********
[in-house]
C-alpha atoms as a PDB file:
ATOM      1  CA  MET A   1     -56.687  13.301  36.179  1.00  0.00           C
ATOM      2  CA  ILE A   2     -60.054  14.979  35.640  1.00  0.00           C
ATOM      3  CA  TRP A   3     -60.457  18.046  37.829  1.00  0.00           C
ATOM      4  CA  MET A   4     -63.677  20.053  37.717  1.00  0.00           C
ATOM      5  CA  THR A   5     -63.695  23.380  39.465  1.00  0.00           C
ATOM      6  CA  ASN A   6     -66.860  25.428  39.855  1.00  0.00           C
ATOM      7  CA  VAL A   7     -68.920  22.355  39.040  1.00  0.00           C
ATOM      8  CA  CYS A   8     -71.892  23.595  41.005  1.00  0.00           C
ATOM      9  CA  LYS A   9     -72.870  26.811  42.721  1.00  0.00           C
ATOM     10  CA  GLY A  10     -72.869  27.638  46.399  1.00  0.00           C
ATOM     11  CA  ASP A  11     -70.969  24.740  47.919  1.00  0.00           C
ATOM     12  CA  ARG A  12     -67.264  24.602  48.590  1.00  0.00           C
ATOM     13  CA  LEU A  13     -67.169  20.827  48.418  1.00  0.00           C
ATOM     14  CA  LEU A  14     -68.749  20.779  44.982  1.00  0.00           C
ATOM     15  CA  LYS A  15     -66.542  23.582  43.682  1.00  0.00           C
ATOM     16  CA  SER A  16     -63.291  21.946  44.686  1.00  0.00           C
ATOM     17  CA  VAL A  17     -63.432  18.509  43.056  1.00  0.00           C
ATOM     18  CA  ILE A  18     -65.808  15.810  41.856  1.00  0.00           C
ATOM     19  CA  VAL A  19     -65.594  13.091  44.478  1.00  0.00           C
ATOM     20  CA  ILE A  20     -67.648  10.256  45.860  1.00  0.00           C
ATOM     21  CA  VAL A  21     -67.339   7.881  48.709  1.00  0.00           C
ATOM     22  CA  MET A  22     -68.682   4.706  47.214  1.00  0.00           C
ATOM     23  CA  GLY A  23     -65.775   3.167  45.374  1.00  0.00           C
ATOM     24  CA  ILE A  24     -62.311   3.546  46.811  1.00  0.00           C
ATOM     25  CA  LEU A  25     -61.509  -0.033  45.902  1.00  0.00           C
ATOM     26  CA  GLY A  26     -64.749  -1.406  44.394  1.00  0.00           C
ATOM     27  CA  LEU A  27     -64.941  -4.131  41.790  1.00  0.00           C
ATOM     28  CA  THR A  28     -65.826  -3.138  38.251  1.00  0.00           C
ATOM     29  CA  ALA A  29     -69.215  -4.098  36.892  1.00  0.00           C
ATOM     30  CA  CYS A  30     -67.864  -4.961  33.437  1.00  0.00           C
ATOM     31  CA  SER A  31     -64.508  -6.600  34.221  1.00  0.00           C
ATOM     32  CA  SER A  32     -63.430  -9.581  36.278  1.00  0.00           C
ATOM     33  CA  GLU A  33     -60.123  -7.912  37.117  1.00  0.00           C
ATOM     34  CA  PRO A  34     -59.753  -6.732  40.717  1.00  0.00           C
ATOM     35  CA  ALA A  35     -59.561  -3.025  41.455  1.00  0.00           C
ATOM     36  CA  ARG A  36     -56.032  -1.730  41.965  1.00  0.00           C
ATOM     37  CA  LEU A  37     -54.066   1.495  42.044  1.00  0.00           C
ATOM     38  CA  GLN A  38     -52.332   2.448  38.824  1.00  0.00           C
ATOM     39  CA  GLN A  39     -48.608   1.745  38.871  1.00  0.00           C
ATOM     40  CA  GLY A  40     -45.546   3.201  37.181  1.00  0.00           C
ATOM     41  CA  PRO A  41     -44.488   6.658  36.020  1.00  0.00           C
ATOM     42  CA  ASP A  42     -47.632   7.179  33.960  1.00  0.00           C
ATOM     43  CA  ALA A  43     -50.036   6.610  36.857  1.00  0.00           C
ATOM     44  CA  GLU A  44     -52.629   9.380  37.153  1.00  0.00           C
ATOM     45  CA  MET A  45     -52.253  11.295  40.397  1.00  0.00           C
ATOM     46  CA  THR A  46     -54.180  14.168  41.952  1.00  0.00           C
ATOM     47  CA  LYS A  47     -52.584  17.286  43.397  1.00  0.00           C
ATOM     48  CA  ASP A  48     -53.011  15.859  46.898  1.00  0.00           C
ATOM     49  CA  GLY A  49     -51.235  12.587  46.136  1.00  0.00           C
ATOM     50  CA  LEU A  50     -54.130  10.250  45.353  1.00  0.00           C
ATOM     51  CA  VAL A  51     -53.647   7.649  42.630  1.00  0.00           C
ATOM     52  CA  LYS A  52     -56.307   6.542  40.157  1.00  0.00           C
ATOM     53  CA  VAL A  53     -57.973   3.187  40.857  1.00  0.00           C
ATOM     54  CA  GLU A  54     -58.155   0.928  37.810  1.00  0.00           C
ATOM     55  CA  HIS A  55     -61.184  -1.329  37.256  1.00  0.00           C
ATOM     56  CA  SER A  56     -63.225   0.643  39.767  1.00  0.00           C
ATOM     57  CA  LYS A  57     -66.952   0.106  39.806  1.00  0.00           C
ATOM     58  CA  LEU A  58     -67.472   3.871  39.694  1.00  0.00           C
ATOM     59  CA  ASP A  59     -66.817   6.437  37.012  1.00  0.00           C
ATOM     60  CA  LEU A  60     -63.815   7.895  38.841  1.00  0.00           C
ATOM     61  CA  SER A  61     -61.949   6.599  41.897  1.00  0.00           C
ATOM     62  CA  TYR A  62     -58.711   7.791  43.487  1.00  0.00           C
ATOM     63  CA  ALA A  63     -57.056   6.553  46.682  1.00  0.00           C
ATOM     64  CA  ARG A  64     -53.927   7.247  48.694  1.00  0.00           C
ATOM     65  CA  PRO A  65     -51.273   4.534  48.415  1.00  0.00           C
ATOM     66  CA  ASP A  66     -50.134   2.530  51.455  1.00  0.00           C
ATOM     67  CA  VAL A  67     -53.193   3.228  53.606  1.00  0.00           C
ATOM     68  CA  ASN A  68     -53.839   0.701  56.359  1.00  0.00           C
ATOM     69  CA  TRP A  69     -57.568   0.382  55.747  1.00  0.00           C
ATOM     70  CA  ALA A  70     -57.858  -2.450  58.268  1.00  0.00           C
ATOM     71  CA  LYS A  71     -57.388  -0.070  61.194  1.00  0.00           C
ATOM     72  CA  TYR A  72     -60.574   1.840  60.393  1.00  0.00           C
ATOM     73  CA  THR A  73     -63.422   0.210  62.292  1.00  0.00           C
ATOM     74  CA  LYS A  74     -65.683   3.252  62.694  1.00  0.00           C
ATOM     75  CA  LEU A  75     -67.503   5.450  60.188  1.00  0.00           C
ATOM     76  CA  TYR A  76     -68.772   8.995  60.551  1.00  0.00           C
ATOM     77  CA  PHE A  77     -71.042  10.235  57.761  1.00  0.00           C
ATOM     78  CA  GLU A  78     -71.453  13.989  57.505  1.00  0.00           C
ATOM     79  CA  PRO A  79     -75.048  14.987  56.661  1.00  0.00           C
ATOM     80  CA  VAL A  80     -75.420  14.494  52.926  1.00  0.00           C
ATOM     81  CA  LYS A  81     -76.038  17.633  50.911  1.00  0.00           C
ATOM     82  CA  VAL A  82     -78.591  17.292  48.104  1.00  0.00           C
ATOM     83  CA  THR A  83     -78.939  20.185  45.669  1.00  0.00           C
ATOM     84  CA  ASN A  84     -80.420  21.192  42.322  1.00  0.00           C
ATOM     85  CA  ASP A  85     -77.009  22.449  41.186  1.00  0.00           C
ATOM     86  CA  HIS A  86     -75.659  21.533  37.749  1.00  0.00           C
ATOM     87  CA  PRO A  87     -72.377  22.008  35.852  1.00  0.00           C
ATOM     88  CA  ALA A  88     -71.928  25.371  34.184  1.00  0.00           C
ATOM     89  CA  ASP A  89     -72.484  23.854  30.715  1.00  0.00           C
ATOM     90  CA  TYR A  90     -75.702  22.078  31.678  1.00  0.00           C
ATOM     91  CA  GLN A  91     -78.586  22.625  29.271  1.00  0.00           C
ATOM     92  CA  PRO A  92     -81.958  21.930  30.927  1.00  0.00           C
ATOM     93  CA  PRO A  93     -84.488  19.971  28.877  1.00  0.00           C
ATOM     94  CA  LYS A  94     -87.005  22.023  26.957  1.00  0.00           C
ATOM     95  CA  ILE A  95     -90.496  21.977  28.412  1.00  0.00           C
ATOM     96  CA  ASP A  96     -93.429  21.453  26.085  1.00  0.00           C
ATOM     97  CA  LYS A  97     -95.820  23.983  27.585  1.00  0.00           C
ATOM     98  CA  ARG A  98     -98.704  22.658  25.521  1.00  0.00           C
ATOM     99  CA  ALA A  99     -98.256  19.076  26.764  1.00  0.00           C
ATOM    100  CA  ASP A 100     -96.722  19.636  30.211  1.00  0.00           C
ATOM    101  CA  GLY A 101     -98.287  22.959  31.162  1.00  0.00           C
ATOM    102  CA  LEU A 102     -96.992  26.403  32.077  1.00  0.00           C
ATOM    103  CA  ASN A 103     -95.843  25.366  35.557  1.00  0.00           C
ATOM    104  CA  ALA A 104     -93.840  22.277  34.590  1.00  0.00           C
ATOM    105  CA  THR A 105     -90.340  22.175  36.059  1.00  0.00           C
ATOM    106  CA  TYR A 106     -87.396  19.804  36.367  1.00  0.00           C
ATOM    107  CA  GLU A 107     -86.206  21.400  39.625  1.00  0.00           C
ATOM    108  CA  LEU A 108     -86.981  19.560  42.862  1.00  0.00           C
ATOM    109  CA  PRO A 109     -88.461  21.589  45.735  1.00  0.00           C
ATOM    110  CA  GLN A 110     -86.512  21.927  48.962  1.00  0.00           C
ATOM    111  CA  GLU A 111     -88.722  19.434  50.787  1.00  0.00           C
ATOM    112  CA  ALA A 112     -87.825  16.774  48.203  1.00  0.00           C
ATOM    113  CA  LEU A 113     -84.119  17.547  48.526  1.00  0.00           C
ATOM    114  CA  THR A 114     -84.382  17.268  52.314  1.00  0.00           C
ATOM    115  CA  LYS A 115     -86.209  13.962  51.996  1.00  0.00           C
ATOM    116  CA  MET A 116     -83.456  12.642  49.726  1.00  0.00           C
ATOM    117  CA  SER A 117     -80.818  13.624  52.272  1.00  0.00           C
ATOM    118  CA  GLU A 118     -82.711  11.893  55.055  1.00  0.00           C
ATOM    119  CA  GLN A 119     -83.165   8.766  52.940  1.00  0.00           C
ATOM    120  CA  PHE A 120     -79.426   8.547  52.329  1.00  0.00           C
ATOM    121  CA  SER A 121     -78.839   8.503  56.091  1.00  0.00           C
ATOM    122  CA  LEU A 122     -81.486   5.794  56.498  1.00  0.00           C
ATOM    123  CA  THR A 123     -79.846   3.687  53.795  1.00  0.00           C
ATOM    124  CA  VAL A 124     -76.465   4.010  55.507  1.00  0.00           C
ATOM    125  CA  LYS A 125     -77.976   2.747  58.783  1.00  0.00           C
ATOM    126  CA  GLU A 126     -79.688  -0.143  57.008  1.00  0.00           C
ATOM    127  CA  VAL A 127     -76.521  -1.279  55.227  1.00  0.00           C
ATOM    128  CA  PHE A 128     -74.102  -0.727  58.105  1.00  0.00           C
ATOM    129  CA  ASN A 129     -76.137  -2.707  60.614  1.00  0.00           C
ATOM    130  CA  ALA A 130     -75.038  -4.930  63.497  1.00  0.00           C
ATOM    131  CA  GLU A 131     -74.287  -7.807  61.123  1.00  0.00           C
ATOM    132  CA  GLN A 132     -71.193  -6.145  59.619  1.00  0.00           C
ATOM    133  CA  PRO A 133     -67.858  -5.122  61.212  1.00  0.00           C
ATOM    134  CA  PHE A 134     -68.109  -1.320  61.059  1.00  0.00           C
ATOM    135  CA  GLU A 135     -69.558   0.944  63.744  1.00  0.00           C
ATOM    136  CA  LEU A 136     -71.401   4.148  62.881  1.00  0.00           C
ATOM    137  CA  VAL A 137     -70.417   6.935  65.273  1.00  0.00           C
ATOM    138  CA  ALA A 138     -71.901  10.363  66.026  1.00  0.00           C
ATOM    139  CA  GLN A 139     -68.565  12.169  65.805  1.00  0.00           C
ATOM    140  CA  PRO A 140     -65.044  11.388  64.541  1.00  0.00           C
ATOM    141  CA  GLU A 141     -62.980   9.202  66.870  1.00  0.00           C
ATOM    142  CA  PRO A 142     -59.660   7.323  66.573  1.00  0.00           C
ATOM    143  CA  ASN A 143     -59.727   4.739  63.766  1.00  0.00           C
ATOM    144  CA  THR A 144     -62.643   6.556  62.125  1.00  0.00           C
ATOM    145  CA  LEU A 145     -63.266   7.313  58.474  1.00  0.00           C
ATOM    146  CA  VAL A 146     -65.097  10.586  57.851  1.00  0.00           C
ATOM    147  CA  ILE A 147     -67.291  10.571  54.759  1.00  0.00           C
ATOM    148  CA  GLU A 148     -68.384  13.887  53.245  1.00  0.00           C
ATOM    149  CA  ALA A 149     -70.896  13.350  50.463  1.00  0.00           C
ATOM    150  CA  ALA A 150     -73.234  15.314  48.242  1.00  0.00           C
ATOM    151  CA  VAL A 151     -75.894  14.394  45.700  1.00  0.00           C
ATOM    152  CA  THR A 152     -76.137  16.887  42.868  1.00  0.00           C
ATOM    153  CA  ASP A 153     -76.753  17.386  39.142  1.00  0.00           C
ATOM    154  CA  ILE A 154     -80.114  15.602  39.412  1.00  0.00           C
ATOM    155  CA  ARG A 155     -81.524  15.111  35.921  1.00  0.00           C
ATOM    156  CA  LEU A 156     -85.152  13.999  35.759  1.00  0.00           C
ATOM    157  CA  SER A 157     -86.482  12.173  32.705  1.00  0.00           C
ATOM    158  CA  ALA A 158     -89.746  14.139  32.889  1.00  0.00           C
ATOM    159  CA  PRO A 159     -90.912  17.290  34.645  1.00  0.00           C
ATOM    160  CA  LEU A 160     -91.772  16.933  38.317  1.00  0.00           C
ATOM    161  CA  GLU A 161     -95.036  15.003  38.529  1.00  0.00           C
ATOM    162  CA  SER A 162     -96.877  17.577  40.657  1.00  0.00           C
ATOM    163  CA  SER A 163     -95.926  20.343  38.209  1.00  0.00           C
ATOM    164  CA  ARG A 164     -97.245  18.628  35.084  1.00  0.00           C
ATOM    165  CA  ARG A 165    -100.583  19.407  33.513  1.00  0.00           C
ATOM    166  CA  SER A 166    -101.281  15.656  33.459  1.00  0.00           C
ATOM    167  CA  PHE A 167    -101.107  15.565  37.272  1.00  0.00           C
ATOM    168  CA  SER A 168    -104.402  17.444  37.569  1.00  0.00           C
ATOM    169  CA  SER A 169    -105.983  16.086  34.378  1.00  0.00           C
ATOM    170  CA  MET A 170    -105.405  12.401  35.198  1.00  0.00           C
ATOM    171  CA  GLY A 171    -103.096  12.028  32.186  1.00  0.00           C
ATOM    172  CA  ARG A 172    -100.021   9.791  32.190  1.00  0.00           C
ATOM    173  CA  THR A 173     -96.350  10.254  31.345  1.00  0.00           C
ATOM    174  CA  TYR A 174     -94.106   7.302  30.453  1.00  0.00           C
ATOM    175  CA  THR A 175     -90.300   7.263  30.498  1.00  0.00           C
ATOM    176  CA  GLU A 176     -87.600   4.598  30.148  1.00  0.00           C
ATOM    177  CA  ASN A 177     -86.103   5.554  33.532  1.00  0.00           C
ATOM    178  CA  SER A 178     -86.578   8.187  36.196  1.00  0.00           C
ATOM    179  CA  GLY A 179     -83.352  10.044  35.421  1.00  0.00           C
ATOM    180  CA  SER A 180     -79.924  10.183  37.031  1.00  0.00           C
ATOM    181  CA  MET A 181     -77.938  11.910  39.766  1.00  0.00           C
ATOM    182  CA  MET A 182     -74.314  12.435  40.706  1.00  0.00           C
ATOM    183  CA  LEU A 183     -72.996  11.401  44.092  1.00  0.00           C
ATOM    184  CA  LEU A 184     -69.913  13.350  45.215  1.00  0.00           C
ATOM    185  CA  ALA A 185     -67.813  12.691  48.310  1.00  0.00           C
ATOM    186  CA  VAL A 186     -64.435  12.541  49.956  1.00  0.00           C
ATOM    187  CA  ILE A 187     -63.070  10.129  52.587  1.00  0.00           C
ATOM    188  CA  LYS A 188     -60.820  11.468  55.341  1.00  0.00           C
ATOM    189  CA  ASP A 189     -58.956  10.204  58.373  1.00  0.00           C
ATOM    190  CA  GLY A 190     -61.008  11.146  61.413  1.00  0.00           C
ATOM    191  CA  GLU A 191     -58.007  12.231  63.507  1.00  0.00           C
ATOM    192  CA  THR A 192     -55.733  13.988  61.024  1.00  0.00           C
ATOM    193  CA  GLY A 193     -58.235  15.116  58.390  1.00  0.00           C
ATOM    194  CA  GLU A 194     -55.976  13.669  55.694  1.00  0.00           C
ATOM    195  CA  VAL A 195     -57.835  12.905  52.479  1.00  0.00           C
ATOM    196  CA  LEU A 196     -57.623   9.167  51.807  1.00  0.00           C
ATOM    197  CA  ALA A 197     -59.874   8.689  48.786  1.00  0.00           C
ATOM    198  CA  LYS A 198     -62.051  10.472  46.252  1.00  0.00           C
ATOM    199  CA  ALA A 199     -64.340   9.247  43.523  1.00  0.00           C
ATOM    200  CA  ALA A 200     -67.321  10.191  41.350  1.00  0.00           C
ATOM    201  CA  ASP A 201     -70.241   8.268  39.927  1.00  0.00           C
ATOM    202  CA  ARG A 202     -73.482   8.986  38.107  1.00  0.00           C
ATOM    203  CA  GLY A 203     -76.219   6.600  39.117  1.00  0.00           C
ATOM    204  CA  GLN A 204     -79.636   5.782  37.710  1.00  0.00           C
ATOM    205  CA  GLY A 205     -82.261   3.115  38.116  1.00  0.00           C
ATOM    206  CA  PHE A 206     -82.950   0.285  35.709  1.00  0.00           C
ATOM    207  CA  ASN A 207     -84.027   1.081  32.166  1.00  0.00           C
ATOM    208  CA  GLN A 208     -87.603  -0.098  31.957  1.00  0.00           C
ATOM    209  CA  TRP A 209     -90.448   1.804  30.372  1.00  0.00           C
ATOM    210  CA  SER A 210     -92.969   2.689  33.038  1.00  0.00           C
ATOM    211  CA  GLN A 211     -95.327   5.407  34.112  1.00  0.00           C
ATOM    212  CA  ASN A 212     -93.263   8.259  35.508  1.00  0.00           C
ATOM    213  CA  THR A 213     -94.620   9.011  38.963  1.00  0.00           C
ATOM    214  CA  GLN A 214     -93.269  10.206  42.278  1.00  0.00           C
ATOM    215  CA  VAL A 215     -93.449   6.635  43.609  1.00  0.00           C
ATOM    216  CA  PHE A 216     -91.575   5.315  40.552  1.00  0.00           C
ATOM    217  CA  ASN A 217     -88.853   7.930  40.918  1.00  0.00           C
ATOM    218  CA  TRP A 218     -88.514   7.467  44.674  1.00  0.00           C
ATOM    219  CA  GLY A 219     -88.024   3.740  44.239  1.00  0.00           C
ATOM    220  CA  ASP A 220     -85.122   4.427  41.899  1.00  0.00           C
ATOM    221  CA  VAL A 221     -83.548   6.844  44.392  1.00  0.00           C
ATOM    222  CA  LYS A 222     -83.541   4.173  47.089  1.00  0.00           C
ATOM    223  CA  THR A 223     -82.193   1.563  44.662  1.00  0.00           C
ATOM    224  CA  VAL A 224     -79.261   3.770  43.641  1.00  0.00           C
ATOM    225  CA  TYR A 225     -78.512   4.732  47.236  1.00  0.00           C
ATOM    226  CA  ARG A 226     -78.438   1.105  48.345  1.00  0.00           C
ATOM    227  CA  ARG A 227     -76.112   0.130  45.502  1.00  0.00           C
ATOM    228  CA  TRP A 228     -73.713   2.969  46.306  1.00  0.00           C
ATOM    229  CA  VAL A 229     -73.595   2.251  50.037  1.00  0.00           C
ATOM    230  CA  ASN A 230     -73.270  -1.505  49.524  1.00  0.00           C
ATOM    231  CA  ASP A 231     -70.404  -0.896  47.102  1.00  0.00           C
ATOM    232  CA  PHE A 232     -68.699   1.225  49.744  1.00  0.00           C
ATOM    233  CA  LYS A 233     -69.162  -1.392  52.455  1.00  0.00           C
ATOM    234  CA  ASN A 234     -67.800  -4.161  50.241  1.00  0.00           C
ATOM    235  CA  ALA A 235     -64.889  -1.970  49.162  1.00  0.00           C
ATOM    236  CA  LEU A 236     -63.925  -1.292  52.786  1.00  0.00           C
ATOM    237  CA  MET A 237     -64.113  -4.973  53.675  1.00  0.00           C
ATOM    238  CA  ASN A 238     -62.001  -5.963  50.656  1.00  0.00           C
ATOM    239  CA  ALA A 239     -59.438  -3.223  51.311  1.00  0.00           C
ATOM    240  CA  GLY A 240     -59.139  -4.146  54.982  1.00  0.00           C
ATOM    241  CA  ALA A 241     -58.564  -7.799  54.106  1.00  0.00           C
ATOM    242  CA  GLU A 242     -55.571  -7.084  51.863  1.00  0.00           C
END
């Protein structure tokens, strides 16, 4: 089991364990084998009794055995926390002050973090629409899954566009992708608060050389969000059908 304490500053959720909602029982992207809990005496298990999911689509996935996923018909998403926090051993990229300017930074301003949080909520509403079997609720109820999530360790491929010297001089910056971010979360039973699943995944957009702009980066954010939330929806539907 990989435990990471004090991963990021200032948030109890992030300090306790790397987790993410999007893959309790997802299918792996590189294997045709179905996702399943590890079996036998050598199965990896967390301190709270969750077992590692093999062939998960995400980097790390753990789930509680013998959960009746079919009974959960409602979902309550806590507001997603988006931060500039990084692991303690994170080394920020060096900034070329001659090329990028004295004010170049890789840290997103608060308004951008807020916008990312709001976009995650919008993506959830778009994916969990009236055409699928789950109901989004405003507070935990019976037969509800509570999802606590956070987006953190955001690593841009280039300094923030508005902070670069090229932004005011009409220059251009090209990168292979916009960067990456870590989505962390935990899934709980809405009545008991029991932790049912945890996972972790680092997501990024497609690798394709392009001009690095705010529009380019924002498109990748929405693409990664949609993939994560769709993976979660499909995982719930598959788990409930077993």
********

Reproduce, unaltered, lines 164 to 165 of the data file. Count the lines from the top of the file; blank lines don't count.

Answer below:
ATOM    162  CA  SER A 162     -96.877  17.577  40.657  1.00  0.00           C
ATOM    163  CA  SER A 163     -95.926  20.343  38.209  1.00  0.00           C